The author addressed the critical need to gain the cooperation or at least the passive tolerance of the Shi'ite clerics and community. Such an effort could become more challenging as time goes on, and one of the recurring themes of this monograph is the declining patience of the Shi'ite clergy with the U.S. presence. By describing the attitudes, actions, and beliefs of major Shi'ite clerics, the author underscores a set of worldviews that are profoundly different from those of the U.S. authorities currently in Iraq and Washington. Some key Shi'ite clerics are deeply suspicious of the United States, exemplified by conspiracy theories. These suggest that Saddam's ouster was merely a convenient excuse, allowing the United States to implement its own agenda. Other clerical leaders are more open-minded but not particularly grateful for the U.S. presence, despite their utter hatred for Saddam and his regime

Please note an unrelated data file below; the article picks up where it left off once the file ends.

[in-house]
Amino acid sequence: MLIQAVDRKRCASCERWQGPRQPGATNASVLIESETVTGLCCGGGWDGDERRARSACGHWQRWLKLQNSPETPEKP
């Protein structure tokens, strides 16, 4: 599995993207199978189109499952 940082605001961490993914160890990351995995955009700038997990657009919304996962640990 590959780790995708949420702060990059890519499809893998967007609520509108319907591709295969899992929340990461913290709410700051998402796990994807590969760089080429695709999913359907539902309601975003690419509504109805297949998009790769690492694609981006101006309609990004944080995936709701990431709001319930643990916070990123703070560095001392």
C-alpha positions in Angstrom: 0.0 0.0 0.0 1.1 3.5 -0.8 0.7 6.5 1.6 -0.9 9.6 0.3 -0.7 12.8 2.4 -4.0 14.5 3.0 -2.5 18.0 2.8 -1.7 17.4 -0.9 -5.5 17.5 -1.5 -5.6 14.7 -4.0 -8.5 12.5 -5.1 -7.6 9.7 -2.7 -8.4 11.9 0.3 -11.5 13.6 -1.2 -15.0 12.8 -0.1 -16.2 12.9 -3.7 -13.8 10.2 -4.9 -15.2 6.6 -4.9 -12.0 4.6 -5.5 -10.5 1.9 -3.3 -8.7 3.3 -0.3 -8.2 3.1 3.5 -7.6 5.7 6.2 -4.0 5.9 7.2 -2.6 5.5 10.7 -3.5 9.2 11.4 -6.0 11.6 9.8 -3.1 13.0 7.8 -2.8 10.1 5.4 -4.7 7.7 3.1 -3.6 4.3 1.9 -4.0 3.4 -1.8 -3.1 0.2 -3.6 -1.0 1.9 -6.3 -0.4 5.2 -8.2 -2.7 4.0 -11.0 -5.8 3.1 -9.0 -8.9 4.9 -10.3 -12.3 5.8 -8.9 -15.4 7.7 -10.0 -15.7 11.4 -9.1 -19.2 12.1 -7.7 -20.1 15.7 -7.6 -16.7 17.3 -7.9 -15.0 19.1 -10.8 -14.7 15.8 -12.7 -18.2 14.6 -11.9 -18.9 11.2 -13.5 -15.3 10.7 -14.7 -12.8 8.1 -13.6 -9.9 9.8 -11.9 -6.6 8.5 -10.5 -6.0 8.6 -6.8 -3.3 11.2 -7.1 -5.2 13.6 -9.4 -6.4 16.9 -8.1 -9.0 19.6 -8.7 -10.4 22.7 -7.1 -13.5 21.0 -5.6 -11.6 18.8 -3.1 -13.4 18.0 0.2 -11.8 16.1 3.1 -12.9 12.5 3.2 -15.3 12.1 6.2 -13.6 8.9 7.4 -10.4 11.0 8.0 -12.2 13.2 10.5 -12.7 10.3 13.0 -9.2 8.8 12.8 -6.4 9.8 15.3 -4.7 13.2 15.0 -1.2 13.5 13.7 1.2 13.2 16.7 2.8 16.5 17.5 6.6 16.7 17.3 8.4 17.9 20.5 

The conflicts in Yemen and U.S. national security by W. Andrew Terrill ( )
2 editions published in 2011 in English and held by 255 WorldCat member libraries worldwide